Safeguards and the Private Sector: Emerging lessons from voluntary standards and commodity roundtables

One of the aims of private sector voluntary standards is to protect and enhance High Conservation Value Areas
Sophie Chao

Safeguards and the Private Sector: Emerging lessons from voluntary standards and commodity roundtables

Public indignation about the depredations of ill-regulated business has led to a growing recognition of the responsibilities of businesses to respect human rights, as well as the need for stronger regulations to improve the way products are made and ensure that environments and peoples’ rights are respected and protected. There is now greater awareness that what is urgently needed is strengthened environmental stewardship and land governance, reforms of land tenure, and improved enforcement of revised and just laws. Such reforms have been slow to take effect, so consumers and buyers have pressed for faster change. This has given rise to standard-setting by the private sector for the regulation of commodity production and processing to respect rights, secure favourable and sustainable livelihoods and divert pressure away from areas crucial to local livelihoods and of high conservation value. Standards, which recognise the importance of protecting customary rights in land and other natural resources and the right to free, prior and informed consent (FPIC), have now been developed for inter alia forestry, timber estates, palm oil, soya, sugar, aquaculture, biofuels and carbon sequestration.

Principles of transparency and information-sharing in private sector voluntary standards mean that providing data about business operations and projects is now an obligation of member companies towards all stakeholders. This has opened up space for civil society groups and communities to react more quickly to such projects, with more chance of changing them before they do harm. The complaints mechanisms and grievance panels, of companies, certification bodies and commodity roundtables are now being actively used to initiate independent mediation and resolve disputes. The multi-stakeholder character of voluntary standards also means that both environmental and social NGOs and CSOs have some say in the decisions and actions of these bodies and their member companies. The concern of certification bodies and companies for their reputations provides some leverage when complaints are not dealt with adequately.

Looking across commodity standards, however, one finds that while processes of text negotiation among stakeholders have encouraged an important degree of shared ‘ownership’ of the standards, a result of their separate evolution is that the various schemes have developed disparate and sometimes even contradictory approaches to the way they address critical issues such as human rights, land tenure, legality and permit issuing, livelihood security, risk avoidance and dispute resolution.

Efforts need to be directed not only to implementing these standards, but also to improving and harmonising them. Sustained civil society monitoring and verification have proven indispensable, even in the limited number of success stories to date. In the course of 2012 – 2013, Forest Peoples Programme, working closely with SawitWatch and other partners, has also been pushing for improvements in the Round Table on Sustainable Palm Oil’s Principles & Criteria. Some gains have been secured in the new draft text, which the members voted to adopt in April 2013.

While working through voluntary private standards can help raise the ceiling in terms of requirements for respect for human rights, working towards legal and governance reform is essential to help raise the floor as well. But these two are not separate processes: in recent years, private sector voluntary standards have been used to engage with governments and identify areas for legal reform so that companies are better able to abide by voluntary requirements, notably where national laws make it difficult or even impossible for them to comply.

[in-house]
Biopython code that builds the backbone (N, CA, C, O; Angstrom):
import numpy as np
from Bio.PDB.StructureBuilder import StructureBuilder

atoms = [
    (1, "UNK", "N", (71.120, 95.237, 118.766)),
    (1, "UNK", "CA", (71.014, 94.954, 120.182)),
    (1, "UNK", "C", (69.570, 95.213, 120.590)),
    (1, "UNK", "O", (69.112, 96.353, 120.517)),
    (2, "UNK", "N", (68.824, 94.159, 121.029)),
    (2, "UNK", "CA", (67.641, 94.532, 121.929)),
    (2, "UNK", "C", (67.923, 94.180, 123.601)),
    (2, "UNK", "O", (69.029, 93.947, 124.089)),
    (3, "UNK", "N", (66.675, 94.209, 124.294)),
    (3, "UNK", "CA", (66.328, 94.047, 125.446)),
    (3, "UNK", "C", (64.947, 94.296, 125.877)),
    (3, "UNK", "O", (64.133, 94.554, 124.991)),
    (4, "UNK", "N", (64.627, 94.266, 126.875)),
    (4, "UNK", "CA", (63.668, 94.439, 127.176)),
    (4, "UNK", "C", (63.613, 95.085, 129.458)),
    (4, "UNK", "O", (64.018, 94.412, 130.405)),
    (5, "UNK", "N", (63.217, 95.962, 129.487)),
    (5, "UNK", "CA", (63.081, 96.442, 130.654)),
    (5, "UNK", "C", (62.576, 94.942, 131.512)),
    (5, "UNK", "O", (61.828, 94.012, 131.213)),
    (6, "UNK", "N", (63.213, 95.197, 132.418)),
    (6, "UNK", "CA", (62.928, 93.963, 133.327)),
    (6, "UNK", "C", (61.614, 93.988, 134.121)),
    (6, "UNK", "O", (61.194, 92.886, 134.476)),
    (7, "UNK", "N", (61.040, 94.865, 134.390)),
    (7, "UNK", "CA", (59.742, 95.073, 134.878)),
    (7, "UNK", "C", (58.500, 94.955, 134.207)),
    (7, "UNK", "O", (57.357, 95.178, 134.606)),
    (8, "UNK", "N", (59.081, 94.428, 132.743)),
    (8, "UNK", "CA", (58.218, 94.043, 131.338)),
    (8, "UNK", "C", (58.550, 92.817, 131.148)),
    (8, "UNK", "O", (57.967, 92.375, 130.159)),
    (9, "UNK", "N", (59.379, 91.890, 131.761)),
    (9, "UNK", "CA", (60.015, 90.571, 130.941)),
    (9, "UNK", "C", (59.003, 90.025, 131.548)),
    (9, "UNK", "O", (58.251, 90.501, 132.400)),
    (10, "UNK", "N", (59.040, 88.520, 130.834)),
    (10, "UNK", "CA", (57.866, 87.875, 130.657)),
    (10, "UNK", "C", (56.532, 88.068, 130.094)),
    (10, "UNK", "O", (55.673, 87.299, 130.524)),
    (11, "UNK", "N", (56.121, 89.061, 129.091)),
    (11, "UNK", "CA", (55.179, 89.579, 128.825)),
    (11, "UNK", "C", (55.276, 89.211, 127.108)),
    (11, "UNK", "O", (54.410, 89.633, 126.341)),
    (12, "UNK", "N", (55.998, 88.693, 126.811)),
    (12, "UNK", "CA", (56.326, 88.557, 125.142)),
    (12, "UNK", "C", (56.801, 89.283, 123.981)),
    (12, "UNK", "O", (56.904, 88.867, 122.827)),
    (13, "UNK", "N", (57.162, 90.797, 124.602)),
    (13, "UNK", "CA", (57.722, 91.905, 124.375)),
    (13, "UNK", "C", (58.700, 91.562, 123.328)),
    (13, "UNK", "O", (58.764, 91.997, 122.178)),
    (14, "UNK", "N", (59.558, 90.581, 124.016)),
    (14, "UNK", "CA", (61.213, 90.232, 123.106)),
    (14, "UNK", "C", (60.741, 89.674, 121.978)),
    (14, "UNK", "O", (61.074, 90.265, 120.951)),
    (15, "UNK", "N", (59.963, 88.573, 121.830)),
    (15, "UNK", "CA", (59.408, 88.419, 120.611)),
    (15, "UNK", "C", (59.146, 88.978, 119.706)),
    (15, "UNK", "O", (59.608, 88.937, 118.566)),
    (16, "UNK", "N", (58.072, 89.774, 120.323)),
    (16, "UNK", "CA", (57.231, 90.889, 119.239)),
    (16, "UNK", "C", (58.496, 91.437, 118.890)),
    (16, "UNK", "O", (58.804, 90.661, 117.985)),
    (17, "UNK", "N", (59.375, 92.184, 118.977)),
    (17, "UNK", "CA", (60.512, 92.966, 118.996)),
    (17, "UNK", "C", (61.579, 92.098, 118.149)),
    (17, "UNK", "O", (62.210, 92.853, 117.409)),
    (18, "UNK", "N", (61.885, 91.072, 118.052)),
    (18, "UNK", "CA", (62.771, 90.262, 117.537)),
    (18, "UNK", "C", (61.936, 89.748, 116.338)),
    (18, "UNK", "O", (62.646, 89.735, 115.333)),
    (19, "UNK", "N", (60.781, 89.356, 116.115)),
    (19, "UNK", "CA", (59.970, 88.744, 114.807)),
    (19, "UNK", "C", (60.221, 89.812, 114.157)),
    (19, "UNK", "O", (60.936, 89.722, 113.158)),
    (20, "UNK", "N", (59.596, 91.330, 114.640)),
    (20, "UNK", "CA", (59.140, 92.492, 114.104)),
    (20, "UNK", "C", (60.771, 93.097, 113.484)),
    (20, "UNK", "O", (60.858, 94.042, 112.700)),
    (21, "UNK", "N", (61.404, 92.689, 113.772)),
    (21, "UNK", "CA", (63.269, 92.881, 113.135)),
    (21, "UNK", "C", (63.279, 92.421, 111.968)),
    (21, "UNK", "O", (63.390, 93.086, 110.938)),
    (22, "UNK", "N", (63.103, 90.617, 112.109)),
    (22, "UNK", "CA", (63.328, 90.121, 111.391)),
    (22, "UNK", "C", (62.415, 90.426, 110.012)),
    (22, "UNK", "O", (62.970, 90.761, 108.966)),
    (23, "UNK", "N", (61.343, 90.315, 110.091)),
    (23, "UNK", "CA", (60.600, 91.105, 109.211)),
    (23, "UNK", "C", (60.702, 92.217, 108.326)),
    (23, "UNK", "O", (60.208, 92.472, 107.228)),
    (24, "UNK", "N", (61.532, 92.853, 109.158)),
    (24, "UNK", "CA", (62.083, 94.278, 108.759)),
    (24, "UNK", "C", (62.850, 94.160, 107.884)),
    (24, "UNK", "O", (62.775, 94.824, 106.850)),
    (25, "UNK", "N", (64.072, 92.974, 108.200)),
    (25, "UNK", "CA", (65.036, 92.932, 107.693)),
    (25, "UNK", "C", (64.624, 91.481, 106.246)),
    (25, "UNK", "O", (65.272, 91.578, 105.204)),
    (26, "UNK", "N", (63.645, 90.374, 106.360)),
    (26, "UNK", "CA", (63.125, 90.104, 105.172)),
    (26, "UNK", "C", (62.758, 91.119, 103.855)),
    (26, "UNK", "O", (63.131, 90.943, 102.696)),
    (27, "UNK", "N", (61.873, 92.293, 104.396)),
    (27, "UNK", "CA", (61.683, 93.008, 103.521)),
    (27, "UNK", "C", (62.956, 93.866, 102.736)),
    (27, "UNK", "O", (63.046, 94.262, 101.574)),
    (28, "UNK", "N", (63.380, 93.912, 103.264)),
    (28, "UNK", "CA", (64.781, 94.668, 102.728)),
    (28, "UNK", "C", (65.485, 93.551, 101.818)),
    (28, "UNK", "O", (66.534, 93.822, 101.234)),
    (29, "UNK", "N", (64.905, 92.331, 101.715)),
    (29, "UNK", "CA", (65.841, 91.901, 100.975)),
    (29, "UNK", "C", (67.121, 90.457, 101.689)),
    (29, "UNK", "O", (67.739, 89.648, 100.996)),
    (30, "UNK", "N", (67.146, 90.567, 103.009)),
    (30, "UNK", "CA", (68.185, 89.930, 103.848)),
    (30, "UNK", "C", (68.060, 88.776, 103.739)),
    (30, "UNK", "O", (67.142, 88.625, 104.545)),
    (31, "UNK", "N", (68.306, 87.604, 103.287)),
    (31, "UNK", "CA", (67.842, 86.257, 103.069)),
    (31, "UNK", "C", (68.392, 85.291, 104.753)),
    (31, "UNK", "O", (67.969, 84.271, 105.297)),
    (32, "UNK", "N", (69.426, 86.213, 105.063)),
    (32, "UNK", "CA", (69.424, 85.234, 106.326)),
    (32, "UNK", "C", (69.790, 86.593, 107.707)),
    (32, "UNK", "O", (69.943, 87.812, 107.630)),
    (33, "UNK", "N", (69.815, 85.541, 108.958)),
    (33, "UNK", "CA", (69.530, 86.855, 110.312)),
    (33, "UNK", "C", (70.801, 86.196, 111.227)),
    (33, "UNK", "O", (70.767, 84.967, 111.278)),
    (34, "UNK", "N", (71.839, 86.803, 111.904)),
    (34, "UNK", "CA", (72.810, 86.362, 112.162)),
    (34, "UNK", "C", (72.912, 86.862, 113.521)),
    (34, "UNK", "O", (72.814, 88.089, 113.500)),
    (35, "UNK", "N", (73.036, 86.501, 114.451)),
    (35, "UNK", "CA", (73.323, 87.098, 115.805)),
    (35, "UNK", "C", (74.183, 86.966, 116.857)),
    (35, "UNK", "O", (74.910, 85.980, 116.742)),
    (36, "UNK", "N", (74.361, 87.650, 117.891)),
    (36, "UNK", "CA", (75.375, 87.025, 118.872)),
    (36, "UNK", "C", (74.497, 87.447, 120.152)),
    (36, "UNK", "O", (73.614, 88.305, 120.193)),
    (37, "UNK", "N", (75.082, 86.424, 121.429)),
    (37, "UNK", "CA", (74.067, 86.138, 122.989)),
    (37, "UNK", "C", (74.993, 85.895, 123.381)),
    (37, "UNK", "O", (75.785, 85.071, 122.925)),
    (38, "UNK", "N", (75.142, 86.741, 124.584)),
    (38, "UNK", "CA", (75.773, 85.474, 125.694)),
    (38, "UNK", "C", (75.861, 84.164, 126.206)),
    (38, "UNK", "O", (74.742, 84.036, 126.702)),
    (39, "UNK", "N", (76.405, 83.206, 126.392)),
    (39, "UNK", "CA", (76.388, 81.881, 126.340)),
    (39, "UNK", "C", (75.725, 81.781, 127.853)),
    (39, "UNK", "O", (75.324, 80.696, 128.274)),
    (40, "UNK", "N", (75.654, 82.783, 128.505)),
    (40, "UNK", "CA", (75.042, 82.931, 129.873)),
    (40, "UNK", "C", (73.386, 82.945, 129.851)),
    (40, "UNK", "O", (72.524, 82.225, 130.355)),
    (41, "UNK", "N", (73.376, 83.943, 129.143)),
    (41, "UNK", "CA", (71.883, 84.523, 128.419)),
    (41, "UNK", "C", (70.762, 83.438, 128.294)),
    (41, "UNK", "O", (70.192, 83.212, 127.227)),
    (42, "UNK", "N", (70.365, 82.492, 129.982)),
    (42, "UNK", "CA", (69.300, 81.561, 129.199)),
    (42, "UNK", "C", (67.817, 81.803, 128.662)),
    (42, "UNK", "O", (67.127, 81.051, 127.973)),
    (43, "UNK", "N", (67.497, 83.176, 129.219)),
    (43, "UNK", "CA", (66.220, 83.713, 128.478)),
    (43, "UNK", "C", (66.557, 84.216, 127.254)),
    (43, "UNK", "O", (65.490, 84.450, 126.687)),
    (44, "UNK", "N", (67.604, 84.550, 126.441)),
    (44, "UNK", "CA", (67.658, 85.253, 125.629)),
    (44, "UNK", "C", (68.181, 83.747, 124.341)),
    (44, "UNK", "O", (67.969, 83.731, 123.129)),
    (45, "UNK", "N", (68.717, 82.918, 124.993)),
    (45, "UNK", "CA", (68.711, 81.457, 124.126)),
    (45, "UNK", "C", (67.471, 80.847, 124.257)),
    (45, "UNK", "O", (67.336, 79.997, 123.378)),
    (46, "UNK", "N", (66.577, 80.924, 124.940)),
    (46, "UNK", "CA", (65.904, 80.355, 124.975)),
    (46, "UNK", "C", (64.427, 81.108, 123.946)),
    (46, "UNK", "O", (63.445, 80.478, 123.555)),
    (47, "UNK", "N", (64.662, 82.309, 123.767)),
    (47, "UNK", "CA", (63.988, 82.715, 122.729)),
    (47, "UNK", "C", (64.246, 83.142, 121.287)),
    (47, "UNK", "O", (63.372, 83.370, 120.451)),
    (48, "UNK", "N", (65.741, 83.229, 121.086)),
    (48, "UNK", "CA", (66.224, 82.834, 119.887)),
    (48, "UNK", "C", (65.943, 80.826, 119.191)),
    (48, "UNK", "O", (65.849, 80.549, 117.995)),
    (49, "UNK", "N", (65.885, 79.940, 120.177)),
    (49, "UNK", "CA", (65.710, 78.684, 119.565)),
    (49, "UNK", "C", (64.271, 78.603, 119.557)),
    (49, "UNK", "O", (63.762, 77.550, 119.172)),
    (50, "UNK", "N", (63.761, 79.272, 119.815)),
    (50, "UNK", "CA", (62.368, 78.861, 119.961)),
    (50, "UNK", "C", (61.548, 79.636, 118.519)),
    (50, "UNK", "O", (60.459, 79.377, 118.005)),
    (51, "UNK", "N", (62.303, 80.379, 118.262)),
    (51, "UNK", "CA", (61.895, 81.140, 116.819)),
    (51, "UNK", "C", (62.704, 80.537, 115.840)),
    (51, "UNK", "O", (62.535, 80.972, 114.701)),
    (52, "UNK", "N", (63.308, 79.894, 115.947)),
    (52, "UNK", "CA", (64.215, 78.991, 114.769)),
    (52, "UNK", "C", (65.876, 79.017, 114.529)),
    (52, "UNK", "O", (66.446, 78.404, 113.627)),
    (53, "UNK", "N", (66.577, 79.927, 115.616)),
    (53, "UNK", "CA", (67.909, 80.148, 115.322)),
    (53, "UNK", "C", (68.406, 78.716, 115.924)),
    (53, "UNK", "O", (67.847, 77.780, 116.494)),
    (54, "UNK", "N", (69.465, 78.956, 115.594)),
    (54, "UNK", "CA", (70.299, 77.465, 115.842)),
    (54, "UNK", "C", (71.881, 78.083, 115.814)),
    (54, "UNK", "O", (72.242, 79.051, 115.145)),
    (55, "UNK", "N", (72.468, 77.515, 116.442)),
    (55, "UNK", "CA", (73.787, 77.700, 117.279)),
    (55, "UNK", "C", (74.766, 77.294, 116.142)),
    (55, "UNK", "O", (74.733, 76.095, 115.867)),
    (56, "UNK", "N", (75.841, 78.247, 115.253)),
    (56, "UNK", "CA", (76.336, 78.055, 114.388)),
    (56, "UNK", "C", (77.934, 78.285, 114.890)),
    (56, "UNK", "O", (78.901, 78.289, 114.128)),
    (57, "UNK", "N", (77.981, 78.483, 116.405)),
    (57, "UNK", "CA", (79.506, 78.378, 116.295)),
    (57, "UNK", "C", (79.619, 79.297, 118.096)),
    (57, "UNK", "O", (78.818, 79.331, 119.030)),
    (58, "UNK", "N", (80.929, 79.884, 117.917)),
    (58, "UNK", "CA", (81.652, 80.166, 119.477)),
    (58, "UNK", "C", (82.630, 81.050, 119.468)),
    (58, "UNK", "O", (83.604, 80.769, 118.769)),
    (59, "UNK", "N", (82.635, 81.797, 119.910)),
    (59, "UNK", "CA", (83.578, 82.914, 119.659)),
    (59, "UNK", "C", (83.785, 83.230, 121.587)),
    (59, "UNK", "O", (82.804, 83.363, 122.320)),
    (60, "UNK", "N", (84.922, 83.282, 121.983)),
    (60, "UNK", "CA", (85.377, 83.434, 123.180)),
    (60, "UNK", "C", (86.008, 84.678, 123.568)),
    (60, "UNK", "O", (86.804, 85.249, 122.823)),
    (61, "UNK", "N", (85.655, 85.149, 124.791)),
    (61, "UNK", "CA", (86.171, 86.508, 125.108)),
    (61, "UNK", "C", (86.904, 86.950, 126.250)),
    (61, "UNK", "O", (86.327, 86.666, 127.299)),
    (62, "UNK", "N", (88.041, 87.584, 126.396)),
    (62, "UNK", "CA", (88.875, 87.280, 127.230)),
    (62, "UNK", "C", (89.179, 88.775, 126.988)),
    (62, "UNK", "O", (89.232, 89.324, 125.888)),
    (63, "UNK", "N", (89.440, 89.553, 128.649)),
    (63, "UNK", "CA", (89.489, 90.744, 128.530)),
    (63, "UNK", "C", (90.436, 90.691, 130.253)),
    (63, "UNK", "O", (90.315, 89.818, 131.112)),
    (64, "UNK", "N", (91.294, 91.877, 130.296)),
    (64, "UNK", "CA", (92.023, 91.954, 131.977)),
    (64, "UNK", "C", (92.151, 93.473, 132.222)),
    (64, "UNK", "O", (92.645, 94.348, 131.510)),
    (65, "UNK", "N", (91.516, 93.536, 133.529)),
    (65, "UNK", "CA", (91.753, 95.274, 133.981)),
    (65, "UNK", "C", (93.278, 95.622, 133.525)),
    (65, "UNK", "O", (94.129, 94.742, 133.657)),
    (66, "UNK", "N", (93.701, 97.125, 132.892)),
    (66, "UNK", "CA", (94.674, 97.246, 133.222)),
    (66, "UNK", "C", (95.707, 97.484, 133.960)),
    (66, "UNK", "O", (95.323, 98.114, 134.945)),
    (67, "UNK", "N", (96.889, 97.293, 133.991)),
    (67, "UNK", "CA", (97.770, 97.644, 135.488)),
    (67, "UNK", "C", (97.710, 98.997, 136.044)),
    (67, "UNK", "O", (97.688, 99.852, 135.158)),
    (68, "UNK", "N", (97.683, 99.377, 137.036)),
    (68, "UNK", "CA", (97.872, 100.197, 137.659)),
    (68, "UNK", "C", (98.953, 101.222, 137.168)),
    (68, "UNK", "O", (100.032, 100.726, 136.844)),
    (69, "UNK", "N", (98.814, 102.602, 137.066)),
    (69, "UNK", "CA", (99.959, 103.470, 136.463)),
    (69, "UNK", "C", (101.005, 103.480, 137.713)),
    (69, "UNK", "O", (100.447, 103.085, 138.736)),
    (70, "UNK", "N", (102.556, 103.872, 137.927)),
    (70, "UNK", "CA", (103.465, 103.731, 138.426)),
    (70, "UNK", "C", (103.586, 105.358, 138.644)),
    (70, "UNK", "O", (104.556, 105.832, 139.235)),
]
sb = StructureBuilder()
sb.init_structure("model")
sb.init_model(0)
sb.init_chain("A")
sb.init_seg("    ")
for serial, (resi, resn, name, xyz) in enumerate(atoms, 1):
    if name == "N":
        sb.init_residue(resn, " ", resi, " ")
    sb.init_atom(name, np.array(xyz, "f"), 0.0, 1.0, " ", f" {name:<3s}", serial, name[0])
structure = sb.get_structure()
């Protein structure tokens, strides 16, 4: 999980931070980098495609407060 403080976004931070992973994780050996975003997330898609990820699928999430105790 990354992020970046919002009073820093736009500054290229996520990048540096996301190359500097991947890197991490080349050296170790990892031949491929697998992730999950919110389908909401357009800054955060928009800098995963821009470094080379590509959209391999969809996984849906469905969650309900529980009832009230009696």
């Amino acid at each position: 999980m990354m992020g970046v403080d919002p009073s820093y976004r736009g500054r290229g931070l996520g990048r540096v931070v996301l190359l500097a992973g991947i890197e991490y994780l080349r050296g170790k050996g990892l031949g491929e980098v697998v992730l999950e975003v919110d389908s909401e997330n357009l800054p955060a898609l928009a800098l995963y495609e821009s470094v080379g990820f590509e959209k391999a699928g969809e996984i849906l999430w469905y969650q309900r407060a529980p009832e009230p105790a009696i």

Human rights activists face difficult questions when engaging with voluntary standards that require much further reflection: what is the jurisdiction of voluntary standards over local communities who are not members or who may not even be aware that these standards exist? Given that none of the standards’ procedures have to date been activated by local communities without the help of local (and sometimes international) NGOs, how does one avoid the risk of substituting the voice of these communities, rather than facilitating their own self-determined access to these procedures? And are voluntary standards really being used to secure fundamental and non-negotiable rights and principles, such as free, prior and informed consent, or merely to mitigate the impacts of projects on the lives of affected communities on the basis of compromise?

It is perhaps most useful to conceive voluntary standards as one tool among others in the toolbox of human rights advocacy. There evidently remains a wide gap between how they ought to function and what they are actually able to achieve. But at the same time, having access to an imperfect system is surely better than nothing?

Relevant sources:

Forest Peoples Programme 2012 Free, Prior and Informed Consent and the RSPO: Are the companies keeping their promises? Findings and recommendations from Southeast Asia and Africa. Moreton-in-Marsh. @:

Chao S 2012 Free, Prior and Informed Consent and oil palm expansion in Indonesia: Experiences in human rights advocacy with the palm oil sector. Paper presented at the South East Asia Consultation on Land Grabbing and Oil Palm Plantations. Lentera and University of Darma Agung, 5th – 10th November.  Medan, Indonesia. @:

Chao S, M Colchester & N Jiwan 2012 Securing rights through commodity roundtables? A comparative review. Forest Peoples Programme, Moreton-in-Marsh. @: